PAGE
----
Honore de Balzac, The Unfinished Masterpiece--the work of art as its self-cancellation, unrecognizable as such to anyone except its possibly / probably insane painter. See Jacques Rivette's film adaptation, La belle noiseuse
Signifying and Non-Signifying Patterns (repetitions that may serve as symmetrical frames or bookends rather than circles):
Some repetitions create patterns in films and literature that are significant. Some repetitions are ornamental; they serve as a design that helps unify the film but that do not have any symbolic value.
Main title and end title sequences often work both ways at the same time in serving as metaphorical frames or bookends.
Interpretation often moves in a parabolic zone (with undefinable borders) between significance and insignificance.
Parables of Jesus
Someday you may understand them, if you keep trying. (There's something to understand.)
Zen Koans: Ditto
Parables of Kafka
You'll never understand them, no matter how hard you try.
Stories and Sayings of Dr. Phil, Deepak Chopra, Yoda, and so on.
There's nothing to understand.
Aphorisms (one liners) / Burtisms / "Dr. Phil."
"Just because you're broken doesn't mean you're broken down." (And vice versa.)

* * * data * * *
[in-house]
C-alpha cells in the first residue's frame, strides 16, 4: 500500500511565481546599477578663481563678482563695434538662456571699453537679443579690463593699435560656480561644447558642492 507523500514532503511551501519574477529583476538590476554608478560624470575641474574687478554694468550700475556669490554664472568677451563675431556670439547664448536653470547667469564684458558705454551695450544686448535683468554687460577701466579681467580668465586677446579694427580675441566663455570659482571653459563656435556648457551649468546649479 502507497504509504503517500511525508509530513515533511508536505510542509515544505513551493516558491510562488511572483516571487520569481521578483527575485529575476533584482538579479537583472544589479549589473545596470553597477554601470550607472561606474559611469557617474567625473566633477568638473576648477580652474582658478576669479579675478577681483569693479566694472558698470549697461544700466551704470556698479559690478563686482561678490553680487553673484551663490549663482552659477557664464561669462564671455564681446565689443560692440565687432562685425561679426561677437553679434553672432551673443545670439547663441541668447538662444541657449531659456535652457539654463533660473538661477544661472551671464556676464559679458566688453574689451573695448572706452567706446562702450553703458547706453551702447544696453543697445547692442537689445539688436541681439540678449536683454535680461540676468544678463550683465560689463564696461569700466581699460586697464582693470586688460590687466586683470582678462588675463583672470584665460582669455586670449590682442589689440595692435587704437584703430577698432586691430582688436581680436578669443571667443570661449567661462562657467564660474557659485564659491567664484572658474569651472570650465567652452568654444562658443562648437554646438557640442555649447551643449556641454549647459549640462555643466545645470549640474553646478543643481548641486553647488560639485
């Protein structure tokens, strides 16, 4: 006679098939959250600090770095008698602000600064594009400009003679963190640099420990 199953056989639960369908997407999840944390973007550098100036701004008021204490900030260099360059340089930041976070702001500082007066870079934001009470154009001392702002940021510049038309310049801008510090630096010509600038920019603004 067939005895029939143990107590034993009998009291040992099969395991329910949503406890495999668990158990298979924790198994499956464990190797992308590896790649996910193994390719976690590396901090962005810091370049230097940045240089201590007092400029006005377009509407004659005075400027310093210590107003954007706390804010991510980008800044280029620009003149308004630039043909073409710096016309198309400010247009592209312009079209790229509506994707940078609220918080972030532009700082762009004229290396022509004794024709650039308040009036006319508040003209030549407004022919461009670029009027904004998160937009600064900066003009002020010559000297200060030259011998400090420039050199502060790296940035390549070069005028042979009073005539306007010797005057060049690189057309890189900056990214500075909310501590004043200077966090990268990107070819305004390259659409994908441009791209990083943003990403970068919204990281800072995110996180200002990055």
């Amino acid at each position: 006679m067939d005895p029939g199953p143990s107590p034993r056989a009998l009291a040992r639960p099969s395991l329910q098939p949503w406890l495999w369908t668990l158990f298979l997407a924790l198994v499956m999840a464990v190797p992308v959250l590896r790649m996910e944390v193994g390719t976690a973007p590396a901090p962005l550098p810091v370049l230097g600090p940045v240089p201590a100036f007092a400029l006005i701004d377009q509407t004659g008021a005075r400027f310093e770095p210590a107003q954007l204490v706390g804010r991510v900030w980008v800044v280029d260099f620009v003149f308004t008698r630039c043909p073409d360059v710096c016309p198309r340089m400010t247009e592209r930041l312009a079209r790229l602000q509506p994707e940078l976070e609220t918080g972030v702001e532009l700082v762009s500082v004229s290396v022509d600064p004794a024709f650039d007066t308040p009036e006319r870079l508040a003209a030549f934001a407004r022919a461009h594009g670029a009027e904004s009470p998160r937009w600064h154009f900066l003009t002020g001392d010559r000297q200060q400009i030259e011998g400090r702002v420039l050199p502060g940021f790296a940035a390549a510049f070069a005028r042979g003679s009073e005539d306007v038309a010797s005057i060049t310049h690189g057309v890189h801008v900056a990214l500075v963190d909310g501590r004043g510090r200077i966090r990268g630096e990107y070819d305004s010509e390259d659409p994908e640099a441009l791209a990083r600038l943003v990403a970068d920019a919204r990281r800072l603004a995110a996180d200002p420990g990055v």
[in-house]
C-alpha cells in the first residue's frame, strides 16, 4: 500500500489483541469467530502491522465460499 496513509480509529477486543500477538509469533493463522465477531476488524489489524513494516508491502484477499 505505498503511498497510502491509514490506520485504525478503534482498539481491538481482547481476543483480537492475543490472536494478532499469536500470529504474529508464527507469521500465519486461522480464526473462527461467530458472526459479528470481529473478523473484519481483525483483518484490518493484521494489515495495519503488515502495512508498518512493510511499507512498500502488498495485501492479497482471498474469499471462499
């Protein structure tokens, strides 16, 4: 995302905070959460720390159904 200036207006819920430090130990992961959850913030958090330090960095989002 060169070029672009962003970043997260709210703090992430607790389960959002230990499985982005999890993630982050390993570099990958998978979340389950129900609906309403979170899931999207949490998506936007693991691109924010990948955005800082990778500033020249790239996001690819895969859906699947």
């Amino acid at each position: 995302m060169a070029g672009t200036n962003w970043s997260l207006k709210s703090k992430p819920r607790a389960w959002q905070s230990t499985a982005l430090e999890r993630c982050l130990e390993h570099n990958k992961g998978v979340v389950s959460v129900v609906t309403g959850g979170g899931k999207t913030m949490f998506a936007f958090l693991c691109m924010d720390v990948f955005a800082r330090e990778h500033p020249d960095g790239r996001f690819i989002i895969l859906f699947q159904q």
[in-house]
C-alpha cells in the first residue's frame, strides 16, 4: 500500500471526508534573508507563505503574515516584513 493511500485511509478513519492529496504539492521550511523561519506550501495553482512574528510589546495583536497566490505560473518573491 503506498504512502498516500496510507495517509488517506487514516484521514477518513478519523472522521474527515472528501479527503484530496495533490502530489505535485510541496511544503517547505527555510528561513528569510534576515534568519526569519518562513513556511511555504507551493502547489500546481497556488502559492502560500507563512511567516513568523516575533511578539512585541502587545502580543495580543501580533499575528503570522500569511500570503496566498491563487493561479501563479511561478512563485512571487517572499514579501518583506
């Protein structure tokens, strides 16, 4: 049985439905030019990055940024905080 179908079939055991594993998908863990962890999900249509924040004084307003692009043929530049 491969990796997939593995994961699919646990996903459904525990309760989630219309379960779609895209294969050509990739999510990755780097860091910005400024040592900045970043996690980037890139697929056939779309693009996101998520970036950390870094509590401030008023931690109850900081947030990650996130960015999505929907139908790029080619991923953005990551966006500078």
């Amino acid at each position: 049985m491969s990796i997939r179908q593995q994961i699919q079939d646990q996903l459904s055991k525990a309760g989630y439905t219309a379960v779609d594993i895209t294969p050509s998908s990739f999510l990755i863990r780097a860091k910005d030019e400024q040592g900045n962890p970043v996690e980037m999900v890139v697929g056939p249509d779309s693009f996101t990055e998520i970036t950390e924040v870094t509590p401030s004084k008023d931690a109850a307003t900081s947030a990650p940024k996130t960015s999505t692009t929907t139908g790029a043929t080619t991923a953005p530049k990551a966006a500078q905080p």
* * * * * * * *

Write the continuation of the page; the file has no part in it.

You know you understood something, but you're not quite sure if you understood it correctly.
Transmission (over and out) versus Traumission (traumatic emittings)
Transmissions get through because of static, delays, deferrals, errors, and so on (traumissions), not in spite of them.
Failure is productive; frustrated pleasures are the best kind.
Erro comes first.
Clarity versus Obscurity
"clear and distinct ideas" are the criteria for determining what is true.
Rene Descartes, Discourse on Method, Meditations 3 and 5
"Clear ideas are ideas that are dead and finished."
Visibility as Remedy in Film to Various Exclusions, Deprivations (Representation versus Rights of Wo/Man Discourse (Fill in the hole criticism, as opposed to drawing blanks)
Identity Politics and Multiculturalism (Bush Co administration); Slavoj Zizek "Multiculturalism as racism"
Can a wound can be healed?
As opposed to thinking of history as an open more or less hidden wound in which blood has begun coagulating but does not redeem (wash away "sin").
Assumes the center is a better place to look than the margin to understand how film / History works.
The Violence of Interpretation /
This violence, however, should not be confused with an action that is wholly arbitrary. The interpretation must be animated and guided by the power of an illuminative idea. Only through the power of this idea can an interpretation risk that which is always audacious, namely, entrusting itself to the secret élan of a work, in order by this élan to get through to the unsaid and to attempt to find an expression for it. The directive idea itself is confirmed by its power of illumination.
Martin Heidegger, Kant and the Problem of Metaphysics, 207
First and Second prefaces to Martin Heidegger, Kant and the Problem of Metaphysics